MAPK signaling and the kidney

Am J Physiol Renal Physiol. 2000 Oct;279(4):F593-604. doi: 10.1152/ajprenal.2000.279.4.F593.

Abstract

Following an overview of the biochemistry of mitogen-activated protein kinase (MAPK) pathways, the relevance of these signaling events to specific models of renal cell function and pathophysiology, both in vitro and in vivo, will be emphasized. In in vitro model systems, events activating the principal MAPK families [extracellular signal-regulated and c-Jun NH(2)-terminal kinase and p38] have been best characterized in mesangial and tubular epithelial cell culture systems and include peptide mitogens, cytokines, lipid mediators, and physical stressors. Several in vivo models of proliferative or toxic renal injury are also associated with aberrant MAPK regulation. It is anticipated that elucidation of downstream effector signaling mechanisms and a clearer understanding of the immediate and remote upstream activating pathways, when applied to these highly clinically relevant model systems, will ultimately provide much greater insight into the basis for specificity now seemingly absent from these signaling events.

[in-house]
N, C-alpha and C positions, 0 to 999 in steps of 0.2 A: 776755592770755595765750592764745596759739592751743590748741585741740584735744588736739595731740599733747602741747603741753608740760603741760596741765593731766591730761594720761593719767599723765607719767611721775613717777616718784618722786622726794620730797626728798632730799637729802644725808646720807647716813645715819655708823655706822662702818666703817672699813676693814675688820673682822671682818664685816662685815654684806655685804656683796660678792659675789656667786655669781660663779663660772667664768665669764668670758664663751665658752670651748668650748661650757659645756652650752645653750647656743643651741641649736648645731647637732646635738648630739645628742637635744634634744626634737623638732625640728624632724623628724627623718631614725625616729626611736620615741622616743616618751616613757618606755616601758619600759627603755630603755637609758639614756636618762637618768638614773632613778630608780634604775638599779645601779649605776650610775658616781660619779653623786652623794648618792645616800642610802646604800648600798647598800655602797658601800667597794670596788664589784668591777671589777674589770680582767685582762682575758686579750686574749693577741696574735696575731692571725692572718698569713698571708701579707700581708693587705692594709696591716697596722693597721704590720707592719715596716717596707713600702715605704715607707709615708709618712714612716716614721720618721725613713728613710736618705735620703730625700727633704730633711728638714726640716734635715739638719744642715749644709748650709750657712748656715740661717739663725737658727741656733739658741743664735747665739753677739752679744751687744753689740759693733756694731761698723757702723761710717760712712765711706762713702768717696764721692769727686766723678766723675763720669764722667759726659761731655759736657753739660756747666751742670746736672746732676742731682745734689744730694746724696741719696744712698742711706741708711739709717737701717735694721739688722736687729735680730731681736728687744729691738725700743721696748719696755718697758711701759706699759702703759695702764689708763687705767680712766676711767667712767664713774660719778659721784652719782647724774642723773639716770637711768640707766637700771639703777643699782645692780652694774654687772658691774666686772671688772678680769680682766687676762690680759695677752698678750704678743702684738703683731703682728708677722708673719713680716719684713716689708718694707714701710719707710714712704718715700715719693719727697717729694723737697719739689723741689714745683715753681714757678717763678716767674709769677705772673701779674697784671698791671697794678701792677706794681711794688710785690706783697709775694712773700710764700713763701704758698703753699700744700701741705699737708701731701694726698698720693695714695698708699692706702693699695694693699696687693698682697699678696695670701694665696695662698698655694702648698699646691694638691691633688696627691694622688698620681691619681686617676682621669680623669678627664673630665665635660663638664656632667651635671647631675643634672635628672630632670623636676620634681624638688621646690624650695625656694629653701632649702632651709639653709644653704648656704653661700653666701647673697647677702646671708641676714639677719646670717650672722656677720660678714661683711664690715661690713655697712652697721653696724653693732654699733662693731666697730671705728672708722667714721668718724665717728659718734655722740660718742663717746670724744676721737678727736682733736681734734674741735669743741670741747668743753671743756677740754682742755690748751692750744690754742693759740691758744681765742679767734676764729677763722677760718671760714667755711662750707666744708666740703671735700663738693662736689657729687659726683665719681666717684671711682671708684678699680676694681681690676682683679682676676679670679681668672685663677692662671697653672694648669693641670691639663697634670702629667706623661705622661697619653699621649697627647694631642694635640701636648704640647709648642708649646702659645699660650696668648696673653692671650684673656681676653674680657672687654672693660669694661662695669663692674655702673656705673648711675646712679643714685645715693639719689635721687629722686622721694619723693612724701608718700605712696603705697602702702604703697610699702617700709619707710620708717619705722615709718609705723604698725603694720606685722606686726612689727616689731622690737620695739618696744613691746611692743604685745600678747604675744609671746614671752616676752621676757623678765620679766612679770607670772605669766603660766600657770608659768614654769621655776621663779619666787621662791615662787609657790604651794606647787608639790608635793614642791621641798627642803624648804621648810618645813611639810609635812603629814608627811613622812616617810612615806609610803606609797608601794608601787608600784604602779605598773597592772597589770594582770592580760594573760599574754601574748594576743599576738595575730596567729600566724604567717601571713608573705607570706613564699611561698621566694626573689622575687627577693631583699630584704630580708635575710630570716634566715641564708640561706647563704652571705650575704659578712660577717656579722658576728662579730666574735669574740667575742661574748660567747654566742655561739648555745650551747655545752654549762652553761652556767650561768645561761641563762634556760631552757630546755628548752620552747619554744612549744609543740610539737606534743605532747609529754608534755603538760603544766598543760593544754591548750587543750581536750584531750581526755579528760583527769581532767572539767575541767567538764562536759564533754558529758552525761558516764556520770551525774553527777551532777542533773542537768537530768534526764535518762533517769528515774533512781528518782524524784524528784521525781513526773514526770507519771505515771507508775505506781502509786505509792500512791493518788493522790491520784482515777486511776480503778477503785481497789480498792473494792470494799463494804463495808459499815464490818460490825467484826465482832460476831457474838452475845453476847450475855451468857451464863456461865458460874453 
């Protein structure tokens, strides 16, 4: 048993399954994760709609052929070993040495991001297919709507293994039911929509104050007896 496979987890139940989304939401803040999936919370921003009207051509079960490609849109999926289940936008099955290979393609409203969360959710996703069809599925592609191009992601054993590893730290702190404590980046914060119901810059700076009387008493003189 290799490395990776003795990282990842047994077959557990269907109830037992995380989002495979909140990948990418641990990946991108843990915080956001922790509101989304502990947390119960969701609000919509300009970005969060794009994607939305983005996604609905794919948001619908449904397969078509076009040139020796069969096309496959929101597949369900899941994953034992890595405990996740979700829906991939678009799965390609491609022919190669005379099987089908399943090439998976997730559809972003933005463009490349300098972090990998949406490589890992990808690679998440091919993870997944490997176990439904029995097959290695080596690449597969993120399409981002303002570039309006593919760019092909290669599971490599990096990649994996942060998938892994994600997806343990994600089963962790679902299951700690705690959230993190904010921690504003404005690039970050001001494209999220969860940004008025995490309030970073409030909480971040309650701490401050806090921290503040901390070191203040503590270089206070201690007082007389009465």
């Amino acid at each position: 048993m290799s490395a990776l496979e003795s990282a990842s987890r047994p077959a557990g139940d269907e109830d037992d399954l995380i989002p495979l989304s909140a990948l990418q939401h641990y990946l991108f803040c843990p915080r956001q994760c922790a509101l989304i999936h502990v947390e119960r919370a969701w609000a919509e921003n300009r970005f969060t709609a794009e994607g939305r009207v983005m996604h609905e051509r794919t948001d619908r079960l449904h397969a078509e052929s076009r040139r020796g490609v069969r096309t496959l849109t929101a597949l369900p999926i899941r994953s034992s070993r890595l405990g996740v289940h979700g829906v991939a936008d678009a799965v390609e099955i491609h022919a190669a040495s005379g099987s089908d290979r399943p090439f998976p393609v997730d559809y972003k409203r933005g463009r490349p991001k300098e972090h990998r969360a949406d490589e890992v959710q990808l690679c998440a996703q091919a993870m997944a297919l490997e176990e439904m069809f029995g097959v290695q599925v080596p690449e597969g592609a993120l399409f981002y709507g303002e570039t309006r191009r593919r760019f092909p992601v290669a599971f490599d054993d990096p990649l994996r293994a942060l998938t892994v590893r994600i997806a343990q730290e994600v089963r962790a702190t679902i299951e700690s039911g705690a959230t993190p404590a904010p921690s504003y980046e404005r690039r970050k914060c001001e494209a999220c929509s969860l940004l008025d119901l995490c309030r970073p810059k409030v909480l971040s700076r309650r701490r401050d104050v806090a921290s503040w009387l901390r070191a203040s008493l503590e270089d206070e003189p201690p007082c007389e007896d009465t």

Publication types

  • Research Support, Non-U.S. Gov't
  • Research Support, U.S. Gov't, P.H.S.
  • Review

MeSH terms

  • Adaptor Proteins, Signal Transducing*
  • Animals
  • Carrier Proteins / metabolism
  • Cells, Cultured
  • Humans
  • Kidney / cytology
  • Kidney / physiology*
  • Mitogen-Activated Protein Kinases / metabolism
  • Mitogen-Activated Protein Kinases / physiology*
  • Nerve Tissue Proteins*
  • Signal Transduction / physiology*
  • p38 Mitogen-Activated Protein Kinases

Substances

  • Adaptor Proteins, Signal Transducing
  • Carrier Proteins
  • MAPK8IP3 protein, human
  • Nerve Tissue Proteins
  • Mitogen-Activated Protein Kinases
  • p38 Mitogen-Activated Protein Kinases